Significant Changes and Continuities in East Africa Between 600 and 1450

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Significant Changes and Continuities in East Africa Between 600 and 1450

Significant changes occurred in East Africa between 600 and 1450. Specifically, the increase of slave trade and better, more useful technologies through the Indian Ocean Trade Network. These changes are important because the growth of city-states occurred due to this network. During this period, the overall trade of the region remained relatively constant. This continuity was important because it allowed for economic and technological development to flourish in the region.

Safer travel, pacified routes, greater volume of trade, increased efficiency, better quality of goods, increase of slave trade, better, more useful technologies, new agricultural products, more integration of all people, use of banking and paper money, distance of travel, use of trade for diplomacy, and the spread of Christianity and Islam. Much more extensive use of the Indian Ocean, and overall increased trade reaching more areas, like sub-Saharan Africa and northern Europe.

Increased agricultural production shifted agriculture from self-preservation to a commercial practice in many areas, the increased production freed up labor for public works projects like the Grand Canal. Slavery grew to a much larger scale as African slave trade developed an extensive system. So many slaves were exported that there were African slave revolts in SW Asia. Bantu migrations caused development of states to organize labor in Africa. Growth of city-states along the East African Coast as Indian Ocean trade began to increase.

According to Ways of The World, these city-states, such as Mogadishu, Sofala, and Kilwa became important areas of trade and for interaction of ideas. Merchants traded gold, slaves and ivory for pottery, glassware and textiles. People began using paper money, a concept brought in by Islamic people. There was a large increase in the amount of maritime trade and long distance trade. Better navigational technology, such as the magnetic compass, provided an increase in technological advances. The Indian Ocean is one of the oldest trade routes between Africa and Asia.

During the early days of Indian Ocean trade, the buying and selling of goods took place only between the Swahili people living in East Africa and Arabs from Asia. Indian Ocean trade was made easy by the monsoon winds that circulated between Asia and the Eastern coast. These winds blew north to the south and from the south back to the north in a circular fashion. These winds change direction with the change of seasons. In the ninth century an astrolabe was introduced to the Islam world by the Greeks.

An astrolabe was helpful to the Arabs because it helped them find direction to the east coast and the most suitable time for making the return trip to Asia. The trading systems were still, in general, the same. They were used to spread luxury goods, metals, stones, religion, diseases, philosophy, technology, agriculture, agricultural goods, use of nomads as middlemen between east and west, and the same basic routes. Improving trade networks continued to be the main source of technological development because technologies spread quickly from their origin along the silk roads and Indian Ocean to other lands.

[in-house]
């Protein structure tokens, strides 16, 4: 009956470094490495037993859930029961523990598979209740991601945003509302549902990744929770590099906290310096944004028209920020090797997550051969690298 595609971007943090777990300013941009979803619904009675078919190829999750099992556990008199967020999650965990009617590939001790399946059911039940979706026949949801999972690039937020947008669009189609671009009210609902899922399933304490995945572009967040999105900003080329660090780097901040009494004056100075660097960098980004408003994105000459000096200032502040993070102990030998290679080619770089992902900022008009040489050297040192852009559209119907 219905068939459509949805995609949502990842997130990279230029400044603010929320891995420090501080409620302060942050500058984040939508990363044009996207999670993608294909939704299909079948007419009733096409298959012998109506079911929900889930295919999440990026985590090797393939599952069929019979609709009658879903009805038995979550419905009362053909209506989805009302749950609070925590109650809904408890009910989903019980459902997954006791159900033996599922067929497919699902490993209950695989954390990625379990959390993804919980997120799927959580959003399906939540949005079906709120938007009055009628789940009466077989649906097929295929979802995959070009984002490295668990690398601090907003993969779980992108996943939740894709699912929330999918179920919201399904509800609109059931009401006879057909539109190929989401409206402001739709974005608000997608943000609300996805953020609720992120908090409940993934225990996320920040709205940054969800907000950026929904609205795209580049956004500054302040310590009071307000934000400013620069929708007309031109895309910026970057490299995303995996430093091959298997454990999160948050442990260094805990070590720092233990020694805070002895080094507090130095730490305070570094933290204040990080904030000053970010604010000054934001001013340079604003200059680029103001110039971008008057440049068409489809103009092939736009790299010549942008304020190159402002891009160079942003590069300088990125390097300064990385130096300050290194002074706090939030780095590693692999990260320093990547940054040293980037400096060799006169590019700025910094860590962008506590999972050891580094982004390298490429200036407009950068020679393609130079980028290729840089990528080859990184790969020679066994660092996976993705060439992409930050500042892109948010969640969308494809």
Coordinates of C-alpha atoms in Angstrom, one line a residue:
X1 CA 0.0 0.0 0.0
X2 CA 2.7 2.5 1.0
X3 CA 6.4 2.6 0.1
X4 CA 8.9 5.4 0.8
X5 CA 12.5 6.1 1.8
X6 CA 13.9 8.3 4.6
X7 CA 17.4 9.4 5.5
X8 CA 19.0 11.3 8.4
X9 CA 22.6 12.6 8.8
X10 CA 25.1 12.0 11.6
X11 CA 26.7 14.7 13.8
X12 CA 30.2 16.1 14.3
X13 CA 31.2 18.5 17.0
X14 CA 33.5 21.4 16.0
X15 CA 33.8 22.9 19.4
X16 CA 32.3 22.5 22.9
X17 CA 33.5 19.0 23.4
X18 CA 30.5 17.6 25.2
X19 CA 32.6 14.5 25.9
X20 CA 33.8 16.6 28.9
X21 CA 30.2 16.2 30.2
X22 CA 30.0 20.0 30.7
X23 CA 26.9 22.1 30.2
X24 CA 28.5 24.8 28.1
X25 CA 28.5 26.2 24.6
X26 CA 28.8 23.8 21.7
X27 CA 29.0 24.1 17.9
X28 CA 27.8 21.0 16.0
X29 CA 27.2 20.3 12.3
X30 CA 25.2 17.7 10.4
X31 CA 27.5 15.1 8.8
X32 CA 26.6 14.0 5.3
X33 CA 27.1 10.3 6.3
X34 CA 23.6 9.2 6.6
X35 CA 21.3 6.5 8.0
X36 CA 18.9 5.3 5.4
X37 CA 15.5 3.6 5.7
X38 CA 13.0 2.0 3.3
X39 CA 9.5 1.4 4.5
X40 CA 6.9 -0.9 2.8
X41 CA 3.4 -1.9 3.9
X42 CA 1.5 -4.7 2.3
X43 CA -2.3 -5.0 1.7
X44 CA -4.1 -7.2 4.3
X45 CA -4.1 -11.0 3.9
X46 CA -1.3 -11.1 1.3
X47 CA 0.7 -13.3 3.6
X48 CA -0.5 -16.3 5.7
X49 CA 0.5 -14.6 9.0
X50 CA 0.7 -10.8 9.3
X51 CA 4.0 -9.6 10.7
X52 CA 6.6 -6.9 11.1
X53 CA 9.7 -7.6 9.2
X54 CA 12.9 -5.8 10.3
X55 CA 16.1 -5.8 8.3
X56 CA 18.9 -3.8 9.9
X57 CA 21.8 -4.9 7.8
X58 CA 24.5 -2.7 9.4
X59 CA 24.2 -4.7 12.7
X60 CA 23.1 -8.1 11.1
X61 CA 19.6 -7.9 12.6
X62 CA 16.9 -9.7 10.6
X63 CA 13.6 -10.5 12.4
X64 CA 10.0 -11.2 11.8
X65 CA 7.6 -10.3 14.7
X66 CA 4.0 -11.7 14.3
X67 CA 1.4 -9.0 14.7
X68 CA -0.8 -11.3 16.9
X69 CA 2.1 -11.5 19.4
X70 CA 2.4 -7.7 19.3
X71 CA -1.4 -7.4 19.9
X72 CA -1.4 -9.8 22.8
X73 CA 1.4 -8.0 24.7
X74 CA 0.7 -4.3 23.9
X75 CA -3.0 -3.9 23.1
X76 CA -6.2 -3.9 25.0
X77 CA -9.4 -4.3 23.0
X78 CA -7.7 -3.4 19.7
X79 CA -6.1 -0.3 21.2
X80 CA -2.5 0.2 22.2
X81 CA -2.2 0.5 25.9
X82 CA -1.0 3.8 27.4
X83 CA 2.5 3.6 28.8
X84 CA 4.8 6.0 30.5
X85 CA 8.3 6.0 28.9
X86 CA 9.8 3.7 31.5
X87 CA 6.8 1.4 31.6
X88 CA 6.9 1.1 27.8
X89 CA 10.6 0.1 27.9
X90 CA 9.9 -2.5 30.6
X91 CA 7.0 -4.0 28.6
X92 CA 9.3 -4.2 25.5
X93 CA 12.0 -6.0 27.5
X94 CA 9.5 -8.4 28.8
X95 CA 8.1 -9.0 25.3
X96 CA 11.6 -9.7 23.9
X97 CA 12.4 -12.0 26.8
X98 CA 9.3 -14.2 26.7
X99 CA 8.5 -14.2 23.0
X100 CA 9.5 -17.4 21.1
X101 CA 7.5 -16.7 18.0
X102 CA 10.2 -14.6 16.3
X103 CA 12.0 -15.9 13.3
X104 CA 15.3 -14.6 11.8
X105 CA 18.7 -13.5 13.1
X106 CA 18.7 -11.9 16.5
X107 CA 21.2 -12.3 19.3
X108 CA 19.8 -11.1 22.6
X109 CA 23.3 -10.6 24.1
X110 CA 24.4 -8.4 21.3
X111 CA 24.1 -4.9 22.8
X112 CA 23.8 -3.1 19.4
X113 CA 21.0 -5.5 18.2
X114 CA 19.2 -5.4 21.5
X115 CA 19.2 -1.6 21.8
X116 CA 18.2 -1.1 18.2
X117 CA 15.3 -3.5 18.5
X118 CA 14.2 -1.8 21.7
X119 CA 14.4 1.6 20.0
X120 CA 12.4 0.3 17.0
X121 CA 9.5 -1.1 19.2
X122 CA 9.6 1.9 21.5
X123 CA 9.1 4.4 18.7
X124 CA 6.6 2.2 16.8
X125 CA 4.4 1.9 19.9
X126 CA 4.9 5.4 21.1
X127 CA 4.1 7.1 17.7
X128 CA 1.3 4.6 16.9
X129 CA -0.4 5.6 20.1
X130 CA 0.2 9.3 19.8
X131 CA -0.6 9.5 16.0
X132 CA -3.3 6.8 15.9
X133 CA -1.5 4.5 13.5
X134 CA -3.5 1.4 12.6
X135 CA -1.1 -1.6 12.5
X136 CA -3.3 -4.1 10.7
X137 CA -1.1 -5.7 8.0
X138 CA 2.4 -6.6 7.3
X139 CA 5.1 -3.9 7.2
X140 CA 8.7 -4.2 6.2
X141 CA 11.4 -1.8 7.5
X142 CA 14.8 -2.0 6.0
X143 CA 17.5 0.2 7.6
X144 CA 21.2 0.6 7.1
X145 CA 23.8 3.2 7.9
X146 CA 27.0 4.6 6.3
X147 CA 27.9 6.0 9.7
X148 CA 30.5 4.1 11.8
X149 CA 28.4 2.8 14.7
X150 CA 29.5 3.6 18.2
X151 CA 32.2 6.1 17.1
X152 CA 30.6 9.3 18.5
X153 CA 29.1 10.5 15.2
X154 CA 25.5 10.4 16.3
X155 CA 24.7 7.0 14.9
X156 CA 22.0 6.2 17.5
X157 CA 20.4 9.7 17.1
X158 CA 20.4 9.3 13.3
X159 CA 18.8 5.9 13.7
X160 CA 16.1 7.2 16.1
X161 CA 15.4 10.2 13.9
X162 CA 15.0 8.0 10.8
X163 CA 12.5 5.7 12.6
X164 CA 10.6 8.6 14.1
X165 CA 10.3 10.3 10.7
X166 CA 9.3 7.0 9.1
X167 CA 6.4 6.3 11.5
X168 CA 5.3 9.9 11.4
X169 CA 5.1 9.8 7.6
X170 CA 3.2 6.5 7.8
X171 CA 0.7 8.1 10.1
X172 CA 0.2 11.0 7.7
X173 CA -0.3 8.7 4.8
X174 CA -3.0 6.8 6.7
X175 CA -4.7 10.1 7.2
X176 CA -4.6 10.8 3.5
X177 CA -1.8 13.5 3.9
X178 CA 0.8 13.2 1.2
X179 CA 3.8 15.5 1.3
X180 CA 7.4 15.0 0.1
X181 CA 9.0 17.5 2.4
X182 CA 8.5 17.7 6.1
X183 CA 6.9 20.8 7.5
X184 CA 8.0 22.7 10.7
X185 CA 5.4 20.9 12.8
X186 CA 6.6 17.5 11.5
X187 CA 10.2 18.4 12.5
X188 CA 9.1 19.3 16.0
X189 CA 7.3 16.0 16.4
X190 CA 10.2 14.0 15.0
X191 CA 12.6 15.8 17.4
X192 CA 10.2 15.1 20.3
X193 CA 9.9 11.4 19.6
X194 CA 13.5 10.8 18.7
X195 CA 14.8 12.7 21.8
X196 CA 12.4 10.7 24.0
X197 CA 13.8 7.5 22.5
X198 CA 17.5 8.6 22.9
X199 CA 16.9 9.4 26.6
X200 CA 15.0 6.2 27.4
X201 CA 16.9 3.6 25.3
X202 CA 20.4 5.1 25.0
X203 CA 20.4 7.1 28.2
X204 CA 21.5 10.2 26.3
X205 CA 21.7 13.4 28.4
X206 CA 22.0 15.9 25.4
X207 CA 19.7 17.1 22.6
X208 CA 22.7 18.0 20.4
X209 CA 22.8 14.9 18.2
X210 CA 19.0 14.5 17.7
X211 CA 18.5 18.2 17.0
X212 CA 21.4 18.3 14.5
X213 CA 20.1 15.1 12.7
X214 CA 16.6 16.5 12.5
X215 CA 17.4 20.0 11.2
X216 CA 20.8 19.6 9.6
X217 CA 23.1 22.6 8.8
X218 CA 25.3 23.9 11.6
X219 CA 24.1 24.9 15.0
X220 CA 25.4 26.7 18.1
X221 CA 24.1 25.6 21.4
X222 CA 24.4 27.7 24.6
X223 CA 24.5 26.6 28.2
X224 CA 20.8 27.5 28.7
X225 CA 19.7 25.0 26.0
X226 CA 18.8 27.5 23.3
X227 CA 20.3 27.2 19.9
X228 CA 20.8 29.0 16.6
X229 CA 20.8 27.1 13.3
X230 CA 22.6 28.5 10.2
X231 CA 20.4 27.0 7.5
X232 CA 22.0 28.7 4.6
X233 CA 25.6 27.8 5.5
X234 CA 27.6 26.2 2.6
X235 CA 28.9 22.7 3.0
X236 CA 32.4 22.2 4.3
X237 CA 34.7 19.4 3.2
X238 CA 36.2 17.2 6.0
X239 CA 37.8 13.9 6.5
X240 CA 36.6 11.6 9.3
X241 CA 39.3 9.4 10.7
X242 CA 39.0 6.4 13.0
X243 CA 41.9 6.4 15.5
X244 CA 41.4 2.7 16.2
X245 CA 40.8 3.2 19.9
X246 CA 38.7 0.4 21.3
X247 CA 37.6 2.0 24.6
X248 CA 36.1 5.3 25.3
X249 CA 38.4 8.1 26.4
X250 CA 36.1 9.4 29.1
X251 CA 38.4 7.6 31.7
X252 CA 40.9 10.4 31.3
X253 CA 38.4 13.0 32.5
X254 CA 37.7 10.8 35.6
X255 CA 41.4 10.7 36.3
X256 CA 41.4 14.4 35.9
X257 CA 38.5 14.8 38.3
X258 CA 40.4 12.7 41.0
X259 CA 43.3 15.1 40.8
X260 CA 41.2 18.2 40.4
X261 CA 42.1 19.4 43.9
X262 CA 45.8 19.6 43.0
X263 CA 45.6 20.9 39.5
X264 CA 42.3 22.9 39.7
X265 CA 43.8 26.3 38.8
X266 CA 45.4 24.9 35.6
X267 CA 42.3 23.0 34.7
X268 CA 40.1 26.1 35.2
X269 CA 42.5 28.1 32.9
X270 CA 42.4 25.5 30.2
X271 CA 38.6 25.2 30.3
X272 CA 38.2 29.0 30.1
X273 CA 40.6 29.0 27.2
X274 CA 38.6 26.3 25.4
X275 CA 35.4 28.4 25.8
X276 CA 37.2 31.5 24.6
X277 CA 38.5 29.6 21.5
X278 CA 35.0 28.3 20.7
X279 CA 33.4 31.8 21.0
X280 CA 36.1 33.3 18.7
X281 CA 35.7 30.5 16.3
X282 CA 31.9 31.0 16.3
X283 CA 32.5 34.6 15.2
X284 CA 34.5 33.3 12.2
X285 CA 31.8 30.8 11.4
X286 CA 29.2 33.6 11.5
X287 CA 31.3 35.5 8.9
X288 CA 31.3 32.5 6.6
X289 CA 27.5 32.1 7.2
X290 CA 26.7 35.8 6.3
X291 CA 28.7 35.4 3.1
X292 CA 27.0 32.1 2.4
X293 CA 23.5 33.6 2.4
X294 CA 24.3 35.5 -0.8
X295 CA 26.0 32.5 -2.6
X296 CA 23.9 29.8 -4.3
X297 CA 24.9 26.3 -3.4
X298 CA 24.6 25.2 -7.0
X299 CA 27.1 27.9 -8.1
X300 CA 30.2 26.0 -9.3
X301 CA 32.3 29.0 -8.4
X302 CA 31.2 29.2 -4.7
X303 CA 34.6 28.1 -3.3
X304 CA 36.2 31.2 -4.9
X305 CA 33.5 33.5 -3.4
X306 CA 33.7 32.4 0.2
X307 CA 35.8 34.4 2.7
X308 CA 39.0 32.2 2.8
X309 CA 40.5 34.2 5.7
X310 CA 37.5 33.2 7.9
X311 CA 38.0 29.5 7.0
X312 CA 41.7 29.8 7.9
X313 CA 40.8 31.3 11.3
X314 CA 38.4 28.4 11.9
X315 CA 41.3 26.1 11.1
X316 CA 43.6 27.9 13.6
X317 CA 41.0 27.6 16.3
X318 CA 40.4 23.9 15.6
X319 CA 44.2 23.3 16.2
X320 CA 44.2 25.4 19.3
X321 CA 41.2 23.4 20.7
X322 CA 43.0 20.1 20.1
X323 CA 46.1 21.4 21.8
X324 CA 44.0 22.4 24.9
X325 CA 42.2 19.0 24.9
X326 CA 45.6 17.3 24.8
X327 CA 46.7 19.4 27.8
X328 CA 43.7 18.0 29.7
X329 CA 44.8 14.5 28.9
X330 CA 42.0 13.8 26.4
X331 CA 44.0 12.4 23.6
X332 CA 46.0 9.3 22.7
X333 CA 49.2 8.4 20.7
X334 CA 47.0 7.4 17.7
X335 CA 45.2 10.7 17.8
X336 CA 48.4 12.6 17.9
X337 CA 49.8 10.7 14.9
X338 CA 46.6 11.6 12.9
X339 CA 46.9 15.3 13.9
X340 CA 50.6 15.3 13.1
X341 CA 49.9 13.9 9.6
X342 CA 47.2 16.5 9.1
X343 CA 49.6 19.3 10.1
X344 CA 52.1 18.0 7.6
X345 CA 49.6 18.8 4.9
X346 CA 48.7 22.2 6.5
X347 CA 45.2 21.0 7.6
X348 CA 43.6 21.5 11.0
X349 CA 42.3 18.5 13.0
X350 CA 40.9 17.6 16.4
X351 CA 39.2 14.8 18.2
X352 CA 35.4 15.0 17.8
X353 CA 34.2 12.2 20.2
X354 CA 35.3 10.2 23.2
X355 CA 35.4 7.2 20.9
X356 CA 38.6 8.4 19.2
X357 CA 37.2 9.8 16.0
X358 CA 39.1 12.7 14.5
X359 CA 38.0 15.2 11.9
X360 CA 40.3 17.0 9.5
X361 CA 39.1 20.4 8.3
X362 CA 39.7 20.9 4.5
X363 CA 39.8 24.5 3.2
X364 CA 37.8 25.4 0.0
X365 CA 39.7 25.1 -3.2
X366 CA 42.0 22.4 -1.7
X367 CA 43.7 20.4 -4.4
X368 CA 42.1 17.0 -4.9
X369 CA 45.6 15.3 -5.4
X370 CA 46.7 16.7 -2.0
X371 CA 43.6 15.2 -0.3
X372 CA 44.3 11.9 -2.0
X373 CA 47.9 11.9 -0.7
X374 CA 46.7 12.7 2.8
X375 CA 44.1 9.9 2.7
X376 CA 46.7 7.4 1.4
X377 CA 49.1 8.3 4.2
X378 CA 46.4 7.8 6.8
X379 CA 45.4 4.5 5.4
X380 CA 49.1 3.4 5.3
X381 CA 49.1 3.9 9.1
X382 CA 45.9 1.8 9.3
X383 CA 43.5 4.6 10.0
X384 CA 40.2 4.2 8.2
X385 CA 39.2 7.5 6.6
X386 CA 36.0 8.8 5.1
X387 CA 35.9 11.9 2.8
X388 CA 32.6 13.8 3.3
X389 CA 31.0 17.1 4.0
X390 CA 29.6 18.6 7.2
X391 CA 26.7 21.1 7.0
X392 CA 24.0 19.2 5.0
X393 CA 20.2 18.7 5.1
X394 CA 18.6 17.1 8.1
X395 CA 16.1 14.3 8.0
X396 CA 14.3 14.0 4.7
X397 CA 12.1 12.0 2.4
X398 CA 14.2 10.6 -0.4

Necessity is always a main source for innovation, so agricultural developments are common as populations increase. Agriculture remained the occupation of a majority of the world’s population, even as improvements in technology provided surpluses freeing up specialists. Slavery continued to be based on warfare and debts. Slave trade became more prominent, but slaves were not taken for their race, because they were taken by people of their own race. The post-classical peoples kept using agriculture as their main source of food and as the basis for their economies.

They altered the shape of the land to be more effective for agriculture. Urban areas still destroyed the natural ecosystems. Roads still disrupted the plains. They kept creating dikes and irrigation systems. Growth of powerful states in Africa made it possible for stronger states to prey on weaker ones for slaves, which had become a profitable good at market. Increased agricultural production explains the development of new animal power technologies like the horse collar. The watermill and the development of guilds for artisans can also be attributed to rising agricultural surplus.

As stronger states grew, it was possible to organize projects like expansion of the Grand Canal and magnificent buildings like cathedrals and mosques that were not possible in the chaos of the dark ages. Evidently, East Africa had several changes including the more extensive use of the Indian Ocean Trade Network along with the easy trade of slaves. On the other hand, there were elements of East Africa that stayed the same over the years, seen in overall technological and economic stability of the trading system.


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  • University/College: University of California

  • Type of paper: Thesis/Dissertation Chapter

  • Date: 26 September 2016

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